By ANGELA DAWSON
Front Row Features
HOLLYWOOD—In preparation for her role in “Gravity,” in which she plays a scientist on a space mission that goes awry, Academy Award winner Sandra Bullock (“The Blind Side”) believed she needed to speak to someone who actually had been in space and had experienced weightlessness.
It wasn’t like she could just call NASA and ask for an astronaut. Instead, she was able to make a connection through an unlikely source—her brother-in-law.
As it turns out, her sister’s husband had met someone at a party who was related to astronaut Catherine “Cady” Coleman, who had logged more than 4,330 hours in space aboard the Space Shuttle Columbia and the International Space Station. Though they’re conversation was brief, Bullock got a sense of what it was like to be in space from Coleman.
The 49-year-old actress, who is busy juggling motherhood (as an adoptive mom to Louis, who will be three in January) and her career, recently spoke about taking on the dramatic role, in which she co-stars with George Clooney. Bullock is pleased that her part, written specifically for a woman by director Alfonso Cuaron (“Children of Men,” “Harry Potter and the Prisoner of Azkaban”) and his son Jonas Cuaron, is one that is a departure for the usually comedic actress, and already has critics over the moon with her performance.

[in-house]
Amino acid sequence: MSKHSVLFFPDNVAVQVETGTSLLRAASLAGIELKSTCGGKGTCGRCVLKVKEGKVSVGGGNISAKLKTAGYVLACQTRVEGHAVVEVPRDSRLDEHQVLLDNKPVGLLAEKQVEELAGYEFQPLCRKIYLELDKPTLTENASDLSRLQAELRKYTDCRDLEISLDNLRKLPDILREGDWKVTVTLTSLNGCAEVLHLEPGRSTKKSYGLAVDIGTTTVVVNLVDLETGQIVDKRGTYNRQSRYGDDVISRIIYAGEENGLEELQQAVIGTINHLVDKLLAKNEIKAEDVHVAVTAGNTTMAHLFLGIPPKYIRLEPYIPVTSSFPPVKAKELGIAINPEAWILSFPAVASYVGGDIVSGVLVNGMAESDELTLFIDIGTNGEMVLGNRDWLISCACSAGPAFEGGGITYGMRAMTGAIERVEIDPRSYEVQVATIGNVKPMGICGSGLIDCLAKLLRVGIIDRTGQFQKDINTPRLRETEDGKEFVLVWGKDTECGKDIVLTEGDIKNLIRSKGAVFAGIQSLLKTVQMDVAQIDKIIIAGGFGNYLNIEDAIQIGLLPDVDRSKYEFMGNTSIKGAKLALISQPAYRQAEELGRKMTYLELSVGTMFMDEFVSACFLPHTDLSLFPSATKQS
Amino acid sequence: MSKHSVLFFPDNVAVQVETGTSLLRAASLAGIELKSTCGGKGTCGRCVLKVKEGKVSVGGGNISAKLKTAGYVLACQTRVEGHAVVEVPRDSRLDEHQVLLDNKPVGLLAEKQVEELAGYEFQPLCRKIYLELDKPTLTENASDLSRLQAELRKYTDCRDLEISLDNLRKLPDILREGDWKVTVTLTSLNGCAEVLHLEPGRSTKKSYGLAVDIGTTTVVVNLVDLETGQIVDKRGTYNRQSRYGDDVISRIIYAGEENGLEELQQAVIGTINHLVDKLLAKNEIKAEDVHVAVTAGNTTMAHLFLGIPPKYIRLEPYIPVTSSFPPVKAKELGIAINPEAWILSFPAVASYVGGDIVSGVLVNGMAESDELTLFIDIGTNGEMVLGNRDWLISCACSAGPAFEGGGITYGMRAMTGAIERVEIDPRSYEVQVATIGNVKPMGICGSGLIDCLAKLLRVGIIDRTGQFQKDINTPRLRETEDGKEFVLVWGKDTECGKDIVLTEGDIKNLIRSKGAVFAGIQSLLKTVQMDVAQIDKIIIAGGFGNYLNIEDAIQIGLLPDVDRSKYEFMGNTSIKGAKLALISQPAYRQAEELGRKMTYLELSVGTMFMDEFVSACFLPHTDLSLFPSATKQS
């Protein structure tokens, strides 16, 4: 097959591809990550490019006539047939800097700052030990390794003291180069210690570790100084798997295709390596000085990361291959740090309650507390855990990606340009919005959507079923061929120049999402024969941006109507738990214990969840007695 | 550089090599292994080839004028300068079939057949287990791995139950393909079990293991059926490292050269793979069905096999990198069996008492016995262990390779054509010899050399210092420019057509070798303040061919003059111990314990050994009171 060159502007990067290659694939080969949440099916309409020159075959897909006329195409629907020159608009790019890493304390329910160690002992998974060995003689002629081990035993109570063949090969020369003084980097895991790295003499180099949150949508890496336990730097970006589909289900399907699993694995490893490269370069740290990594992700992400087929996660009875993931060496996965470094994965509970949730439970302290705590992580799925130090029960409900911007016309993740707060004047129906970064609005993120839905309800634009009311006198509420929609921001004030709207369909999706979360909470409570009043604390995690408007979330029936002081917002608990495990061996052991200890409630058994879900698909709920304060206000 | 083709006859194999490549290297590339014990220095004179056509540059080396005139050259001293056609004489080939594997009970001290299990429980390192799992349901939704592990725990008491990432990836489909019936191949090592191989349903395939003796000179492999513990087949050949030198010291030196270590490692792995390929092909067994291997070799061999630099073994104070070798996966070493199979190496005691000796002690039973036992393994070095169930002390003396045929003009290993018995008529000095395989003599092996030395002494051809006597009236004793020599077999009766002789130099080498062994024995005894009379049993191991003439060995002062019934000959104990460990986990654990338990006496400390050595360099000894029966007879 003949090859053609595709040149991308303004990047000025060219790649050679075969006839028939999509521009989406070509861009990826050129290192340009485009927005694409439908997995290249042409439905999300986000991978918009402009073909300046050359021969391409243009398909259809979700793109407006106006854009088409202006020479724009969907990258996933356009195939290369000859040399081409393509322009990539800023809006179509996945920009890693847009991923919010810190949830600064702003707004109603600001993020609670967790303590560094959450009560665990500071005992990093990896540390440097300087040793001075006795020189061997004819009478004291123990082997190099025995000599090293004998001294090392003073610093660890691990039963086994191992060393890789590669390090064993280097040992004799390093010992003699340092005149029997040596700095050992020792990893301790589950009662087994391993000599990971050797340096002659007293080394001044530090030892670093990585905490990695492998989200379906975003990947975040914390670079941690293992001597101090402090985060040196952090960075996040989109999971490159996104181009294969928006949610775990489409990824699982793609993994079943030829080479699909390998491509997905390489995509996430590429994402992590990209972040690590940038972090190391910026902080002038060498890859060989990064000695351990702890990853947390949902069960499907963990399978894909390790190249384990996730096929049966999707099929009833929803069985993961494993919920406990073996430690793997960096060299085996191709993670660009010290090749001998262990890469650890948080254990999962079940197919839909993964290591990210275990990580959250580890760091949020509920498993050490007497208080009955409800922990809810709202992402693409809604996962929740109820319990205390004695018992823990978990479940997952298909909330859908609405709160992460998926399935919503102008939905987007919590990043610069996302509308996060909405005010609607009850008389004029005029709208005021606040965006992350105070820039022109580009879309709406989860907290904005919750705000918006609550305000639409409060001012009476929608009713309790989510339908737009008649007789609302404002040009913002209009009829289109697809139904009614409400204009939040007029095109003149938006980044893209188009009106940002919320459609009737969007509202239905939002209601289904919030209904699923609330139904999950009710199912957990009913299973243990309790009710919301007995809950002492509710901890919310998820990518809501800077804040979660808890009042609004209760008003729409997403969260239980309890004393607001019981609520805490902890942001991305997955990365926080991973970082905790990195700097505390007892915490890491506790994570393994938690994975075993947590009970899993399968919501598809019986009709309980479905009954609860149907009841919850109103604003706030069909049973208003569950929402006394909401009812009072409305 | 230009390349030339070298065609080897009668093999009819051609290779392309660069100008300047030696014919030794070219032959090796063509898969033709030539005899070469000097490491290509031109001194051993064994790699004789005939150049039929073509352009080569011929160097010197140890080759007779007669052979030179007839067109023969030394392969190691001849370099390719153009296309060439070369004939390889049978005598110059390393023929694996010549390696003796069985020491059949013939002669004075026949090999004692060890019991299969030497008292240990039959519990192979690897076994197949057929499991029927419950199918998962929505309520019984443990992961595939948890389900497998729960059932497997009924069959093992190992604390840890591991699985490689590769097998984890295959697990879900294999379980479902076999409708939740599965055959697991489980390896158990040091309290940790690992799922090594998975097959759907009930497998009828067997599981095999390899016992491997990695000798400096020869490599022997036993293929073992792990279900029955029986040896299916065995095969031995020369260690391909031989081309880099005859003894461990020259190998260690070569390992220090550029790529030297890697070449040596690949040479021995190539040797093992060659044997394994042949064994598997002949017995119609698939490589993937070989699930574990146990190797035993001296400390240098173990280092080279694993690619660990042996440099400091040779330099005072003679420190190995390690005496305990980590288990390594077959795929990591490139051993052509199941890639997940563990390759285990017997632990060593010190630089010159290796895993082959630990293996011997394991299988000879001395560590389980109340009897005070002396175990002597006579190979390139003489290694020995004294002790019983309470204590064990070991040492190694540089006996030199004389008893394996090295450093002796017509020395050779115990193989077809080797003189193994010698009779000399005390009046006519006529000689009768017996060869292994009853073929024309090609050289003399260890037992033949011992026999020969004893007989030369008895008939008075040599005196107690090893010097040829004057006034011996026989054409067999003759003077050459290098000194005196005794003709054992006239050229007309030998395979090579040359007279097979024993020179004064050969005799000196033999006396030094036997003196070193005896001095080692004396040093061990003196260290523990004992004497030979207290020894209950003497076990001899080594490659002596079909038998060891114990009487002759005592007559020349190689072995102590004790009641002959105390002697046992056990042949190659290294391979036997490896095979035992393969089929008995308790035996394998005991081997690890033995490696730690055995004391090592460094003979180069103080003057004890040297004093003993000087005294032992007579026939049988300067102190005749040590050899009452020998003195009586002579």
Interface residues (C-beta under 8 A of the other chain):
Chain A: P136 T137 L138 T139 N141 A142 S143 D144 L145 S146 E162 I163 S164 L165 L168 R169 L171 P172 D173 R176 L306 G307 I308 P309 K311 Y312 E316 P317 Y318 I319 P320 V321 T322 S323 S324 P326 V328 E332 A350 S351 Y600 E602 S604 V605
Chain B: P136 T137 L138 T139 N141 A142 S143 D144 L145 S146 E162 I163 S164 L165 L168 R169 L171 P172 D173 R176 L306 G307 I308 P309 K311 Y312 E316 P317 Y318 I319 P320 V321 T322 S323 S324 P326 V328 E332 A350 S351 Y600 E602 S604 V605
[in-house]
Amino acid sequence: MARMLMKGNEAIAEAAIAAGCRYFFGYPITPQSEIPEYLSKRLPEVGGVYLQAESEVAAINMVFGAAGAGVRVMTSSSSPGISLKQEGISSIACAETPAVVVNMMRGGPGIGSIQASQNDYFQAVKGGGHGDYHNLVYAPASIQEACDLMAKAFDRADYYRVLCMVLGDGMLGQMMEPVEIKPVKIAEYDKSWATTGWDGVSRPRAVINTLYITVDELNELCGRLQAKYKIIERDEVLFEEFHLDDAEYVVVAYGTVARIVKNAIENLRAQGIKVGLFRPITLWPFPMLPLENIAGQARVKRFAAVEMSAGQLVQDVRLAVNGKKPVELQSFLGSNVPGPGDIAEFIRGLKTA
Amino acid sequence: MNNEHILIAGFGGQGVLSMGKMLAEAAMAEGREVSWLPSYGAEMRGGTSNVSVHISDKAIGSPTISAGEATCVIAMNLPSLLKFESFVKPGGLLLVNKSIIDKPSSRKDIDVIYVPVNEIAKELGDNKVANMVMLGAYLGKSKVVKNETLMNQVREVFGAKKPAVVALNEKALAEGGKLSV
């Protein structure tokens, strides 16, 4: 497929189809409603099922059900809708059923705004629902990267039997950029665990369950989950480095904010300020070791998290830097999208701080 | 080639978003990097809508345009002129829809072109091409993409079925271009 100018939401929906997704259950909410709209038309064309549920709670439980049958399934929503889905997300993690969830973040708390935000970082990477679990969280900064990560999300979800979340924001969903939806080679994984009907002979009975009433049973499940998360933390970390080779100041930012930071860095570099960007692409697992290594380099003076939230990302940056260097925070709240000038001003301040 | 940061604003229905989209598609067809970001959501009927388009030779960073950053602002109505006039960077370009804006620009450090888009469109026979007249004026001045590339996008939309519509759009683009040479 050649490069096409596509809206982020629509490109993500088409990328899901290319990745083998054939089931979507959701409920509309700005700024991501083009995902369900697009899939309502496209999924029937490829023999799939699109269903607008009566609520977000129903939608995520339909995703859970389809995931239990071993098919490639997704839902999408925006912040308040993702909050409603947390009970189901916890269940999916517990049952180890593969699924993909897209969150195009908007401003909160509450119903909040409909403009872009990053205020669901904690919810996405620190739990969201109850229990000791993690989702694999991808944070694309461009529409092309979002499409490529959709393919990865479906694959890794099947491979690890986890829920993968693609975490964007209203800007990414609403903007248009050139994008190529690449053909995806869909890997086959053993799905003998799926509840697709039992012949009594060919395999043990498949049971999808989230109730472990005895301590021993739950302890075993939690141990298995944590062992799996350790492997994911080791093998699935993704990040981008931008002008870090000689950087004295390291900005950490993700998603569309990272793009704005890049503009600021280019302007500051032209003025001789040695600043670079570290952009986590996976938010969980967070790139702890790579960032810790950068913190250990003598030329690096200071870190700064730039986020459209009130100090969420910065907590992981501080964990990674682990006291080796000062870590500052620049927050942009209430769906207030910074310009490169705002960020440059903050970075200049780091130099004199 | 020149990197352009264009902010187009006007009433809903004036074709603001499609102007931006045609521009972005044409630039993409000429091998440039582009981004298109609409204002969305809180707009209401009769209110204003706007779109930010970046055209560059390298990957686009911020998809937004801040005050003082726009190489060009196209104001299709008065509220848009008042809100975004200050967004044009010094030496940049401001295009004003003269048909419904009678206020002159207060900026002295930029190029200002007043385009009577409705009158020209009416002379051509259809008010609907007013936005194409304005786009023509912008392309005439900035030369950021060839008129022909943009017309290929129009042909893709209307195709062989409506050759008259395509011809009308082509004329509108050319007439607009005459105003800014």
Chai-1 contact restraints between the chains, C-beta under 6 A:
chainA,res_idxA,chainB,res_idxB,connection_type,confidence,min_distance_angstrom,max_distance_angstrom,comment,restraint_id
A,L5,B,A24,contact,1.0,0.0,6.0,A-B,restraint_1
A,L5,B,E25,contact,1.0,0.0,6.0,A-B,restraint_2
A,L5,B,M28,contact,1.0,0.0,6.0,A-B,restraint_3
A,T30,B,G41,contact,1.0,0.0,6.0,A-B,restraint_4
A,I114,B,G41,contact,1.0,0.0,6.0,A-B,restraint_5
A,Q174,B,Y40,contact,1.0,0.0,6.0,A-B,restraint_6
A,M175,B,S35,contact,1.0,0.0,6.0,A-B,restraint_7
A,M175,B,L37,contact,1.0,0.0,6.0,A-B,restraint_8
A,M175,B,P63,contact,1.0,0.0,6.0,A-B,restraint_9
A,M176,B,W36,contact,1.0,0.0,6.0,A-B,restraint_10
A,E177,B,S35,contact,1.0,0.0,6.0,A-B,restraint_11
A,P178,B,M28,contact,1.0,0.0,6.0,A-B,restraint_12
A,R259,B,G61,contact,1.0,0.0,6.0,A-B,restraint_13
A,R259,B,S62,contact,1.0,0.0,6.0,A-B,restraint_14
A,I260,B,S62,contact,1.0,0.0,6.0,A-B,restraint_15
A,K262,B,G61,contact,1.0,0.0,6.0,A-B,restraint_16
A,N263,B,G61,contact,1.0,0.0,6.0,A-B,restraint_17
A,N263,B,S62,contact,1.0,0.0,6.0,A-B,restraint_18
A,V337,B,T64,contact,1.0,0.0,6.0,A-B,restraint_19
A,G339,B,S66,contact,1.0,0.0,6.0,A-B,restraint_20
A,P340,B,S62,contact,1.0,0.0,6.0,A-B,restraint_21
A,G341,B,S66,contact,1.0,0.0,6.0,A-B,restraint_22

Q: Can you talk a little bit about what you had to do training-wise? How was it doing the green screen?
Bullock: If there had been a green screen, it would have been nice. There was just blackness or bright white lights or metallic objects. You retrain your body from the neck down to react and move as if it was in Zero G without the benefit of Zero G (weightlessness) moving your body, because everything your body reacts to with a push or a pull on the ground is completely different than it is in Zero G. To make that second nature just took training and just weeks of repetition and then syncing it with Alfonso’s camera and the mechanics and the mathematics of it all, and then just separating that from your head where you had to sort of connect to the emotion, and tell the emotional story. There were various contraptions that existed on the soundstages which I just made them my friend as quickly and as physically as I could because if I didn’t, they were so confusing and complex, I had to figure out how to communicate in a language that I’m not understanding coming at me.
Q: What was your reaction when you first saw the final cut of the film?